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  • Poggio Colla
  • Vicchio di Mugello
  • Italy
  • Tuscany
  • Florence
  • Vicchio



  • The Italian Database is the result of a collaboration between:

    MIBAC (Ministero per i Beni e le Attività Culturali - Direzione Generale per i Beni Archeologici),

    ICCD (Istituto Centrale per il Catalogo e la Documentazione) and

    AIAC (Associazione Internazionale di Archeologia Classica).

  • AIAC_logo logo

Summary (English)

  • The primary goal of the 2014 season was to concentrate research on the early history of the site. We revisited several areas of the site where we had excavated previously. The research design behind re-opening PC 27 and 28 focused on the need to study the architecture and shed light on the early phases of the site. Excavations further defined a foundation wall that belongs to the first monumental phase of architecture at the site. Running almost due north-south, it contains well-quarried ashlar blocks. There is a possibility that these blocks constitute one section of the early temple wall, however, further excavation will be required in order to test this theory.

    Trench PC 21 is on the southeastern side of the Poggio Colla hilltop was originally excavated in 2000. This 7.5m x 2.5m trench soon found bedrock some 30 cm below the surface. Although not deep, the earlier excavation did find various features cut into the natural bedrock. These were interpreted as post holes, forming part of a wooden structure, perhaps an elliptical hut with a large central post hole and, to the east, four smaller holes forming an arc – perhaps the wall of a hut. The goal of re-opening and expansion of this area in 2014 was to test the hypothesis that this area was indeed the site of an early hut.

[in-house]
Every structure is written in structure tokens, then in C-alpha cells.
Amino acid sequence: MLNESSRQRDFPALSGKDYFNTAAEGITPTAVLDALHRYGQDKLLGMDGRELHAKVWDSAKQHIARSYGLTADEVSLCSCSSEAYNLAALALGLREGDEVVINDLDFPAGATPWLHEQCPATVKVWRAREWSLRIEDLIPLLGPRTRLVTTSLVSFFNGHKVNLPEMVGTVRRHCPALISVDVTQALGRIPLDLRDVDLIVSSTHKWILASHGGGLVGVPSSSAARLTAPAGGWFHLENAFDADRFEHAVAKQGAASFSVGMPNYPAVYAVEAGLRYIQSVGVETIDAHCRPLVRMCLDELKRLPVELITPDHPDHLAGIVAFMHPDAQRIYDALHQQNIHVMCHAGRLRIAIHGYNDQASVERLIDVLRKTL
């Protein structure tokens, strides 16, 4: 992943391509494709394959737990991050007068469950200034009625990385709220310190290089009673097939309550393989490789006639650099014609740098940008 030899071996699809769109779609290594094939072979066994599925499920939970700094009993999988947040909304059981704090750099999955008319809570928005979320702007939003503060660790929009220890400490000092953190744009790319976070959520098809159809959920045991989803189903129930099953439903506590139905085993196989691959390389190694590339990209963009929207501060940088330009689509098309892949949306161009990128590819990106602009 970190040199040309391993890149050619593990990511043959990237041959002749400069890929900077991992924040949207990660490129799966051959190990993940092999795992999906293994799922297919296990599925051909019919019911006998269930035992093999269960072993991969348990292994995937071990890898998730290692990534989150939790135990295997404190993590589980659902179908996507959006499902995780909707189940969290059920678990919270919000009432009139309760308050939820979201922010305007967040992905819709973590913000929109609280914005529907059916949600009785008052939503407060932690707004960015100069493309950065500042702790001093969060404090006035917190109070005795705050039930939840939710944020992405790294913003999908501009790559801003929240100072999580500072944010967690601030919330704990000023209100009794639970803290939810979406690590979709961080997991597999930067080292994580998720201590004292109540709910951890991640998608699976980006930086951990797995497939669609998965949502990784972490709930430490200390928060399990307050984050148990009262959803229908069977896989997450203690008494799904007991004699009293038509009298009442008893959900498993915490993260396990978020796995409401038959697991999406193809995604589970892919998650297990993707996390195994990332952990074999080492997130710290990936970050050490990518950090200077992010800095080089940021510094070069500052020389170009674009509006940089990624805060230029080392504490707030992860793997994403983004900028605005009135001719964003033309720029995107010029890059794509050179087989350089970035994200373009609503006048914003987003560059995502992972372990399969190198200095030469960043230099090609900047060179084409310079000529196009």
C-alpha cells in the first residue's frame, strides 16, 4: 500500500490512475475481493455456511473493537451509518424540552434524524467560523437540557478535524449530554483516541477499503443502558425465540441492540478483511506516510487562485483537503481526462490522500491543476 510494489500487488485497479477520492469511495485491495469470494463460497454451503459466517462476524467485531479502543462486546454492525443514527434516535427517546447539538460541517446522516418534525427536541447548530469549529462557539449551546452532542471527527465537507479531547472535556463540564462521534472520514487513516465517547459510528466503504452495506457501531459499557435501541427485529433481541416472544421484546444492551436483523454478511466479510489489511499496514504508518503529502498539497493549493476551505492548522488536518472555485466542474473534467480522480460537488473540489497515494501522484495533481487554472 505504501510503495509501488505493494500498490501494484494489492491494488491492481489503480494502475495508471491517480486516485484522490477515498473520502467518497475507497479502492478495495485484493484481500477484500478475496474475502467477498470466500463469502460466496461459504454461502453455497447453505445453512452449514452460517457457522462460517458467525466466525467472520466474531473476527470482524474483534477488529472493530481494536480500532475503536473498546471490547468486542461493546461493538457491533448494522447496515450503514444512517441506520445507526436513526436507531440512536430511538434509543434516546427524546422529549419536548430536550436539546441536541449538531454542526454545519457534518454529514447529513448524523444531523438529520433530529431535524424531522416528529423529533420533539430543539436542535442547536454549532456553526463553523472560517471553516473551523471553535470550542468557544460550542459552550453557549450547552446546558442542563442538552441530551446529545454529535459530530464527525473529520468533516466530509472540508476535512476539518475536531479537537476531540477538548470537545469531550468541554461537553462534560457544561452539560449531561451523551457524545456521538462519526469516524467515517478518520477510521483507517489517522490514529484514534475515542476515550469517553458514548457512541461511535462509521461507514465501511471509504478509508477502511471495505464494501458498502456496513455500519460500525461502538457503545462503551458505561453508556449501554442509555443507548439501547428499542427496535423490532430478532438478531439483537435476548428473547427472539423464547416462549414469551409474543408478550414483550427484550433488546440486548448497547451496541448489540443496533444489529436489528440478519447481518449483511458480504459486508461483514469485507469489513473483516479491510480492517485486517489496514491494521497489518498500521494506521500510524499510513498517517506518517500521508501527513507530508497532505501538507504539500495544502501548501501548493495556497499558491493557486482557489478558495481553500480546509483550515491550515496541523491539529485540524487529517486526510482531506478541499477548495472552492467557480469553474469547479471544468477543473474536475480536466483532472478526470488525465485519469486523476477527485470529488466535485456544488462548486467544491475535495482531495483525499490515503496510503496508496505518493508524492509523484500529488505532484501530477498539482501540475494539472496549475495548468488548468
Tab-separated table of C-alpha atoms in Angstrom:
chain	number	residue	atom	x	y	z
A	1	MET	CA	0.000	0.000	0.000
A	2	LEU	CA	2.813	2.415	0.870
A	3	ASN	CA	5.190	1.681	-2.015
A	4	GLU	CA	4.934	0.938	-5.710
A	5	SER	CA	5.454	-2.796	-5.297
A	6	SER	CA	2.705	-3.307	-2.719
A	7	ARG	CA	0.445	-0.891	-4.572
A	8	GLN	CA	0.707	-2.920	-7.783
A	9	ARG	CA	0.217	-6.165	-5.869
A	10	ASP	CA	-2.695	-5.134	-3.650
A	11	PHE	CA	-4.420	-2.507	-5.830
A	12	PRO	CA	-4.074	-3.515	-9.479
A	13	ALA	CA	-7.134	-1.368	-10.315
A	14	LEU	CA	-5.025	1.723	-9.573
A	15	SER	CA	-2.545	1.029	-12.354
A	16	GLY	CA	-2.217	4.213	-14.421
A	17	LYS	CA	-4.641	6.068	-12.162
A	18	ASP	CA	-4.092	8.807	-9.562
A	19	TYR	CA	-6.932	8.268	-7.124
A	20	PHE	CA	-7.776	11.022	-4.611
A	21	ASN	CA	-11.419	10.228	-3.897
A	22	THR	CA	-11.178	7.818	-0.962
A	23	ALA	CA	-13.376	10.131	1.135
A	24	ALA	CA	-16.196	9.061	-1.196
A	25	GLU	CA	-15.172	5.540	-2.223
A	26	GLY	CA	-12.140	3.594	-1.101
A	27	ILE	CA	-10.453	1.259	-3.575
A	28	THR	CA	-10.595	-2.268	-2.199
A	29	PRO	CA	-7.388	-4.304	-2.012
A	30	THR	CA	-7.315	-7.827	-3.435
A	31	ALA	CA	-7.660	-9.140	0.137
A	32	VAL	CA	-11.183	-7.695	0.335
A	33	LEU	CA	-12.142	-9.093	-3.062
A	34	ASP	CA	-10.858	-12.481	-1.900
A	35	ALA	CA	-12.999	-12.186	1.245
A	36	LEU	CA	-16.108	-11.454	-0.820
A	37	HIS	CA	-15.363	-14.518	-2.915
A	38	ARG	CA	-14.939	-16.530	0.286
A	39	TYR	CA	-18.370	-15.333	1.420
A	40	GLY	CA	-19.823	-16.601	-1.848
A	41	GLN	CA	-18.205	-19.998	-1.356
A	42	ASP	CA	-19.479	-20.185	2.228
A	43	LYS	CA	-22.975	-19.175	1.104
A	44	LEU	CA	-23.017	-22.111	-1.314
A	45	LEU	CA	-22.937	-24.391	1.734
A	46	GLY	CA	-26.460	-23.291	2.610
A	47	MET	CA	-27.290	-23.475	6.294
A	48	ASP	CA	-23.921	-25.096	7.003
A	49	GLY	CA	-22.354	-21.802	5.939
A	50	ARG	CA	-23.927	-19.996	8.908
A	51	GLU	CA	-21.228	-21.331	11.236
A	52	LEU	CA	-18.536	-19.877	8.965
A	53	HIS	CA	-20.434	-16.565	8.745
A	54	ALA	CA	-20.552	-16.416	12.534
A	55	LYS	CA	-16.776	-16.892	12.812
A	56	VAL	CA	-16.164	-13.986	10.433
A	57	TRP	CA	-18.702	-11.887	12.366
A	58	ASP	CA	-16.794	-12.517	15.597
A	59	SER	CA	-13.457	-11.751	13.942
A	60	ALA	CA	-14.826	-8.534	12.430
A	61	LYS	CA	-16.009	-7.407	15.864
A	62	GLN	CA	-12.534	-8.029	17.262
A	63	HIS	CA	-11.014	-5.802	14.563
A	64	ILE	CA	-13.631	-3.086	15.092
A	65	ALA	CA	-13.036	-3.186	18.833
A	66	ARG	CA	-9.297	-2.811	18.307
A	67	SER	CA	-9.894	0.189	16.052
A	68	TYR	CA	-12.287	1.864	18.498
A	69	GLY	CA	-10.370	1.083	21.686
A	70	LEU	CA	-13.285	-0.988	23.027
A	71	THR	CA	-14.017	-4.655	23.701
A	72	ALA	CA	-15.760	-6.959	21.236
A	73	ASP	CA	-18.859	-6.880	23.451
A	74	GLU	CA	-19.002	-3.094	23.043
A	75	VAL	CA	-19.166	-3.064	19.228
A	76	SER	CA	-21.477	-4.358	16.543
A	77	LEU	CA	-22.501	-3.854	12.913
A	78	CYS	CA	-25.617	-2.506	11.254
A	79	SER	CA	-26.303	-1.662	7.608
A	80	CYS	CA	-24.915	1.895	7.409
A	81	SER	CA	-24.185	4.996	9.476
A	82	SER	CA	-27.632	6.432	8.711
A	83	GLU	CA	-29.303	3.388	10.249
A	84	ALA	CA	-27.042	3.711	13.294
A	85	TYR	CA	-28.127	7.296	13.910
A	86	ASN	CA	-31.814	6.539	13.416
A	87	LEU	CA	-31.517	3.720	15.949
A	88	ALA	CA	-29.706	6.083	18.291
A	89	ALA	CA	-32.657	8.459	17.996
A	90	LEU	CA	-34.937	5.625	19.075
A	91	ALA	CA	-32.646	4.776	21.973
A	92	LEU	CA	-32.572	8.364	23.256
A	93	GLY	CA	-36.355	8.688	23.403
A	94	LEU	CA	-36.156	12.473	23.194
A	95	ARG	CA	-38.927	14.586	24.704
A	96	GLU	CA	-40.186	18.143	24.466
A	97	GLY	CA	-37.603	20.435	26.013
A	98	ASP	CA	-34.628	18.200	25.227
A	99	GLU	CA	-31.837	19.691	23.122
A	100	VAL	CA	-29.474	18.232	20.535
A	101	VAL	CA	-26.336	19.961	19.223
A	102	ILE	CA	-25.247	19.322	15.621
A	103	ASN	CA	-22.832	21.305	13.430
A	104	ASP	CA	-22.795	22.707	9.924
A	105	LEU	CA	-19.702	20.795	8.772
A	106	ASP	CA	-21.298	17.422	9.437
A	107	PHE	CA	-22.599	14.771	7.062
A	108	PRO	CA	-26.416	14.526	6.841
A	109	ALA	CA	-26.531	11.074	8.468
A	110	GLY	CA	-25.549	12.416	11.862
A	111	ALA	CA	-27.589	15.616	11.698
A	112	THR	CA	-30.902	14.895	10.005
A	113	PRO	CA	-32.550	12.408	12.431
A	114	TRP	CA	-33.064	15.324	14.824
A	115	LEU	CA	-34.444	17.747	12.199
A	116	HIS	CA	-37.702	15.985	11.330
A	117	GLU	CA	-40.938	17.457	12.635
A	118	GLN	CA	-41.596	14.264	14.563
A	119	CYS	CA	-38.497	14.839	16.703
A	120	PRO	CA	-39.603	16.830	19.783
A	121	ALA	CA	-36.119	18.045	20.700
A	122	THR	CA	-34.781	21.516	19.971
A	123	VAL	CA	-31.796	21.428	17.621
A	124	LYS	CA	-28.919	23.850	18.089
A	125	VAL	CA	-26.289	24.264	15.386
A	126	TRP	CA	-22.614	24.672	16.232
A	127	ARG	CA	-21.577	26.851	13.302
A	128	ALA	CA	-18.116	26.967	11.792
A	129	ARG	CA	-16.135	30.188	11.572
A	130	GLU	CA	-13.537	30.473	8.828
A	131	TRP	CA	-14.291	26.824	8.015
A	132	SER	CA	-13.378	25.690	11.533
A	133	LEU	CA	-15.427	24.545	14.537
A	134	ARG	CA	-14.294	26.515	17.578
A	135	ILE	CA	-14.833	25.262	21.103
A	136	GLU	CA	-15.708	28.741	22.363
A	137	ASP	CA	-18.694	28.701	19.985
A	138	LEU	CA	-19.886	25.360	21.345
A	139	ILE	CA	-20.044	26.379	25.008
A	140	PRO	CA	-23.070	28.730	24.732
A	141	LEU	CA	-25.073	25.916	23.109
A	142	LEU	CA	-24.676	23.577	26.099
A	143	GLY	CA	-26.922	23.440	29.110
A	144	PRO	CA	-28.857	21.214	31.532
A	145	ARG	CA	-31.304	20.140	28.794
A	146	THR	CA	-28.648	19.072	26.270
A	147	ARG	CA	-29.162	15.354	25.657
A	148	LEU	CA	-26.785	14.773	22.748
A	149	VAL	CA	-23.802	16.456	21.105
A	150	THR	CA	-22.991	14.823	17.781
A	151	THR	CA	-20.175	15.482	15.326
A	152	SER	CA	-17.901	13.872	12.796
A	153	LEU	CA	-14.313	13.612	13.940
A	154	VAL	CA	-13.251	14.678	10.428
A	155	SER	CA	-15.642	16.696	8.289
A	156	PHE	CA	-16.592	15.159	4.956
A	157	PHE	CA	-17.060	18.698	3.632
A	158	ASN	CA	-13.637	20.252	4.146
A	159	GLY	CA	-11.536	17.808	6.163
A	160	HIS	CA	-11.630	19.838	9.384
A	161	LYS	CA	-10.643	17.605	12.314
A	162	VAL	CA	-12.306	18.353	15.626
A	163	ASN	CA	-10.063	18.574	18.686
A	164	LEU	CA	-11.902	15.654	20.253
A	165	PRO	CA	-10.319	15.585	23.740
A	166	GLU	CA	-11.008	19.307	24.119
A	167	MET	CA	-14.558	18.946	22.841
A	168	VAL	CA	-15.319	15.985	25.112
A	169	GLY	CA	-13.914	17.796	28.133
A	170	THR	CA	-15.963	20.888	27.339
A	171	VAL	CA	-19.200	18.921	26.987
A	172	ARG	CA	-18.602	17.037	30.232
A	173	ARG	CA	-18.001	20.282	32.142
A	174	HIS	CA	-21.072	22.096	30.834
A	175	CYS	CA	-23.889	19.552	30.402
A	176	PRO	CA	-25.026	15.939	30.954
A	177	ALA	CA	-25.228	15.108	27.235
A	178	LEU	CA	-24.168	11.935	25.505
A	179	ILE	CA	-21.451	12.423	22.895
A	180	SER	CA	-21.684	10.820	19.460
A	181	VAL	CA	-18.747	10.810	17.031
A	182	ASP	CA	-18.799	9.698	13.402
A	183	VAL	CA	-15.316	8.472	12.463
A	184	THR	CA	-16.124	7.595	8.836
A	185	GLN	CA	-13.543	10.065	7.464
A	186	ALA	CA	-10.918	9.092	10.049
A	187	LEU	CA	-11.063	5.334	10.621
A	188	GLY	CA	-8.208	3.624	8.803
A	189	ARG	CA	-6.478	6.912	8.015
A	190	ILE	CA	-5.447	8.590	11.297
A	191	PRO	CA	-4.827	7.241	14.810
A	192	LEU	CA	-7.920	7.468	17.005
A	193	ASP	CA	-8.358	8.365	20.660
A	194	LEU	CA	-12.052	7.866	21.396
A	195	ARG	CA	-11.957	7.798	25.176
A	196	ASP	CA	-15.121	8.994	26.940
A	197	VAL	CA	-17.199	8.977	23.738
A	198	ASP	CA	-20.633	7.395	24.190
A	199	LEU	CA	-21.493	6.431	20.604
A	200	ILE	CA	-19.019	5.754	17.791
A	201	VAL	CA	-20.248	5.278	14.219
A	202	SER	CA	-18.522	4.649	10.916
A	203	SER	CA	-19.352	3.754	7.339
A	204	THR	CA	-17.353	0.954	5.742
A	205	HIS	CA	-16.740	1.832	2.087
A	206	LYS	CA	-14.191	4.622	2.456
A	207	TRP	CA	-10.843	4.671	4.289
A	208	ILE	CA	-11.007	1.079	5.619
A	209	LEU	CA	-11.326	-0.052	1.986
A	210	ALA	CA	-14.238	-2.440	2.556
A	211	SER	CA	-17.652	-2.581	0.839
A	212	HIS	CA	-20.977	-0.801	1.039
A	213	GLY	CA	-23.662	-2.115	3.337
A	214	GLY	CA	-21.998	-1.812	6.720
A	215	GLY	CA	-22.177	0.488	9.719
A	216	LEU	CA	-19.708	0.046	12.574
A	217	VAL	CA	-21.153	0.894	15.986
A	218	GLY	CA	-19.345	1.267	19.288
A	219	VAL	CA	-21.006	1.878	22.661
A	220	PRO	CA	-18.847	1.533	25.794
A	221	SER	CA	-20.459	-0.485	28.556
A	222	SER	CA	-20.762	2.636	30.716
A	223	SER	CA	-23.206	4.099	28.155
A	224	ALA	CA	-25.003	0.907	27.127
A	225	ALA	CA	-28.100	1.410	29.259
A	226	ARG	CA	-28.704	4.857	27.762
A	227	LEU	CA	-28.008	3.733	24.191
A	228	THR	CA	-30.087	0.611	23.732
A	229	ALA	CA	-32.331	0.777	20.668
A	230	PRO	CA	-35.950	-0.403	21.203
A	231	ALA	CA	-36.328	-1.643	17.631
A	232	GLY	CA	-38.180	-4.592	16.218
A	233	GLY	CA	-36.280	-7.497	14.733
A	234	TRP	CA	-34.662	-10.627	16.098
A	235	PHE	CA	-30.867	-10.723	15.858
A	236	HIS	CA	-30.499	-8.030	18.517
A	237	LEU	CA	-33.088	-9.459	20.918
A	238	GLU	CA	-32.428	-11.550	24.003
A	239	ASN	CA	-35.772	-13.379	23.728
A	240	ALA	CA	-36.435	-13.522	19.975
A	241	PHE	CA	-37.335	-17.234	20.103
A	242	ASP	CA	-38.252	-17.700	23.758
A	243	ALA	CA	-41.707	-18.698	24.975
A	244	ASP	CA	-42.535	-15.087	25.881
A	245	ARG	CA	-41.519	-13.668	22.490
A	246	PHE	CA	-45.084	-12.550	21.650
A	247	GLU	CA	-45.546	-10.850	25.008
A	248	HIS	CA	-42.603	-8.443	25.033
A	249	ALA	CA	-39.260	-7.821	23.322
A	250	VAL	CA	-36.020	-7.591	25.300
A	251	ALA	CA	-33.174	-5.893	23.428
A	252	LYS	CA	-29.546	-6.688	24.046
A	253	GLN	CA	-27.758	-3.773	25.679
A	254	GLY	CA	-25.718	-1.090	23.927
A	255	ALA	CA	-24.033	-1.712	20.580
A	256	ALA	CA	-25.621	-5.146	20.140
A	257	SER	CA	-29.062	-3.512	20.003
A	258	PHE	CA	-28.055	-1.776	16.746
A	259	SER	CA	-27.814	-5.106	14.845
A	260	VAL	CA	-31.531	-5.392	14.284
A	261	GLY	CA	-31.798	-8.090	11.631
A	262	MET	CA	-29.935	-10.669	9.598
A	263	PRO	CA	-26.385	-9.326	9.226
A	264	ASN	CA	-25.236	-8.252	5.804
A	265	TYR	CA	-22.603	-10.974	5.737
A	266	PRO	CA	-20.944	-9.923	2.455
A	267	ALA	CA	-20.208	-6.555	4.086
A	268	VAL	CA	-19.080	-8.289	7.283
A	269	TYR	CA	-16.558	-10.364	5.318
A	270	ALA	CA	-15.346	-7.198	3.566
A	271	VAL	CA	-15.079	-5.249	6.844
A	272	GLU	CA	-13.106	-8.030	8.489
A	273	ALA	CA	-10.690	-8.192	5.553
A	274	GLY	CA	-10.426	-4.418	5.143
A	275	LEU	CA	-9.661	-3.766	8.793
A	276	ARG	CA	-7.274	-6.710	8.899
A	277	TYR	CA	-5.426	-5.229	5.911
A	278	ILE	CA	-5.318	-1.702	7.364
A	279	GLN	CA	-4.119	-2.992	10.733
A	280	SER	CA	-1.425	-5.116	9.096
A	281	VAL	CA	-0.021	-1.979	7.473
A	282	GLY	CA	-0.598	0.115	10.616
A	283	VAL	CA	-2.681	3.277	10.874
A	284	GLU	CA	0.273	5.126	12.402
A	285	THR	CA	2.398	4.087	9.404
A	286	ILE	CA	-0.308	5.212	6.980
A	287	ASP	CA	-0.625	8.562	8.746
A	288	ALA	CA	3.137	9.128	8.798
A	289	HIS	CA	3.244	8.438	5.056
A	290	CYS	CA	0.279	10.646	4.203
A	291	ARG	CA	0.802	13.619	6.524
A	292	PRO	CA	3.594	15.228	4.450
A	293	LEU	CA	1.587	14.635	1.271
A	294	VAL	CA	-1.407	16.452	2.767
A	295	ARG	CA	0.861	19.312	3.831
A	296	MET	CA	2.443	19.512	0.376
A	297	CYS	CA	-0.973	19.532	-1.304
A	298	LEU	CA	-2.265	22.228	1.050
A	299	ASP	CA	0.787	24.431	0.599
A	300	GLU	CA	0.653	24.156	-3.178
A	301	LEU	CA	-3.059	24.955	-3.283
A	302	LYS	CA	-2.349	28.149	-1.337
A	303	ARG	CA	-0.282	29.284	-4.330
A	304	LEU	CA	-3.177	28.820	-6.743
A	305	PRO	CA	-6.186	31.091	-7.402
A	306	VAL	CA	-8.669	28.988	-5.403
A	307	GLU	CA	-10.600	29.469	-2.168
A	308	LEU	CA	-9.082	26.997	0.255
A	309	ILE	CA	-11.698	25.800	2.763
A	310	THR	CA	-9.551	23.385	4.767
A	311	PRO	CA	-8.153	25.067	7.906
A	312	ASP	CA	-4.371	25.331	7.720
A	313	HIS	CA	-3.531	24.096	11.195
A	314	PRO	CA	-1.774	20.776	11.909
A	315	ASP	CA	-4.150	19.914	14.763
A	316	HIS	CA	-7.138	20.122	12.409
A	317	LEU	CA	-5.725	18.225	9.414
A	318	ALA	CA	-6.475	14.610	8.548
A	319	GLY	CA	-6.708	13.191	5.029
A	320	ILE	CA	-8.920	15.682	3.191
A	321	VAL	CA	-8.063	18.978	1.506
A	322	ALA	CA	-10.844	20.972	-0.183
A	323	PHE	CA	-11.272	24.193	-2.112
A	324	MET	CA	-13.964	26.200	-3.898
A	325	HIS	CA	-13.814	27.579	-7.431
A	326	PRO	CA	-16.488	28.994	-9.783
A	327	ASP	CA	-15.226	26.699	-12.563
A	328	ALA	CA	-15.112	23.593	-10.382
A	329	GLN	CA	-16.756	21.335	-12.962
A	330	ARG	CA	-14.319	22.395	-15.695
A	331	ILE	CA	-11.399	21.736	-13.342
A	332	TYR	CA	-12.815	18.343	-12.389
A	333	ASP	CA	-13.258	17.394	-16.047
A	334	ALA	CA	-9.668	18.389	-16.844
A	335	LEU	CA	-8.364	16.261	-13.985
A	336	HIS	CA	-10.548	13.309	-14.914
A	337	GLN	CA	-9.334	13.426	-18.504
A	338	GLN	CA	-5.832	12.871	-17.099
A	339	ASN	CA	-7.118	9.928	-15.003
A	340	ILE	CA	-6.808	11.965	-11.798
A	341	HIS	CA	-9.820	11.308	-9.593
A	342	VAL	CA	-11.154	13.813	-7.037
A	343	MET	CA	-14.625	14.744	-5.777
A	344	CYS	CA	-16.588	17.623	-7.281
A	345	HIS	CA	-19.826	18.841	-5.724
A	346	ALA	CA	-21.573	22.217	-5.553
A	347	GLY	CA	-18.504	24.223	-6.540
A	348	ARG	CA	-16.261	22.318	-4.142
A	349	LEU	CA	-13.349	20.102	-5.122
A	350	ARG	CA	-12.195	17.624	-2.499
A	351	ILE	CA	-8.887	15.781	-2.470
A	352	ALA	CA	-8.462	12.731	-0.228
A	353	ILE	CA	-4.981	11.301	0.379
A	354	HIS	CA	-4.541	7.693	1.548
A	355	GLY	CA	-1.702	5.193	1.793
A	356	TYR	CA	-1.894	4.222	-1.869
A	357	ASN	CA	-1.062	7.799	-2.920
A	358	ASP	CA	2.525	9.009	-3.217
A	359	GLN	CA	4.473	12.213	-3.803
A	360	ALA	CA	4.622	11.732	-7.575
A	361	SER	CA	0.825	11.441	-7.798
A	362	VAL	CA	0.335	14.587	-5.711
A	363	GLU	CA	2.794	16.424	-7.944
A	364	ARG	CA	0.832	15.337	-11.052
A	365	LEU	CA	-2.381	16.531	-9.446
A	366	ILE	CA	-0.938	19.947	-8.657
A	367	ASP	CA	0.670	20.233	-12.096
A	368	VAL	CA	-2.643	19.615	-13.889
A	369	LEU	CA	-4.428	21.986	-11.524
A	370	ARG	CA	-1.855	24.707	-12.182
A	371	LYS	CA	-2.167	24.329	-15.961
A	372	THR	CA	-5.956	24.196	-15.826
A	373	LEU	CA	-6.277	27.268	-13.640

The results of the 2014 campaign are suggestive but not conclusive. A total of 9 features seem to be post holes—all carved out of bedrock. The arc shape continued into the extension of PC 21 to the north and does bear similarity in shape to an early hut. The results are not conclusive because of a lack of datable material culture associated with the structure. Although and Orientalizing bucchero fragment was discovered in 2000, the 2014 campaign found no evidence that would secure such an early date. Excavation continued in 2014 to further elucidate the nature of the activities associated with this altar. Complicating the analysis of this area is the shallow stratigraphy and the apparent erosion at this south end of the site, which may have erased much of the material culture associated with any early phases.

    For the third time, we’ve returned to PC 45, a trench first opened in 2011. The primary goal of the trench from the beginning was to document the depositional history across the courtyard. The highlight of the trench was the discovery in 2011 of a large altar foundation, a continuation of the altar found in PC 23 in 2001. To the north of the altar, excavation uncovered a wall course of unworked stones that connects to a structure previously discovered in PC 23.

  • Michael L. Thomas, University of Texas at Austin 


  • Greg Warden, Franklin College


  • Ann Steiner - Franklin and Marshall College
  • Gretchen Meyers- Franklin and Marshall College
  • Michael Thomas- University of Texas at Austin
  • Phil Perkins- Open University

Research Body

  • Franklin and Marshall College
  • Southern Methodist University
  • The University of Pennsylvania
  • The Univesrity of Texas at Austin

Funding Body

  • Franklin and Marshall College
  • Kress Foundation
  • Poggio Colla Field School
  • Southern Methodist University


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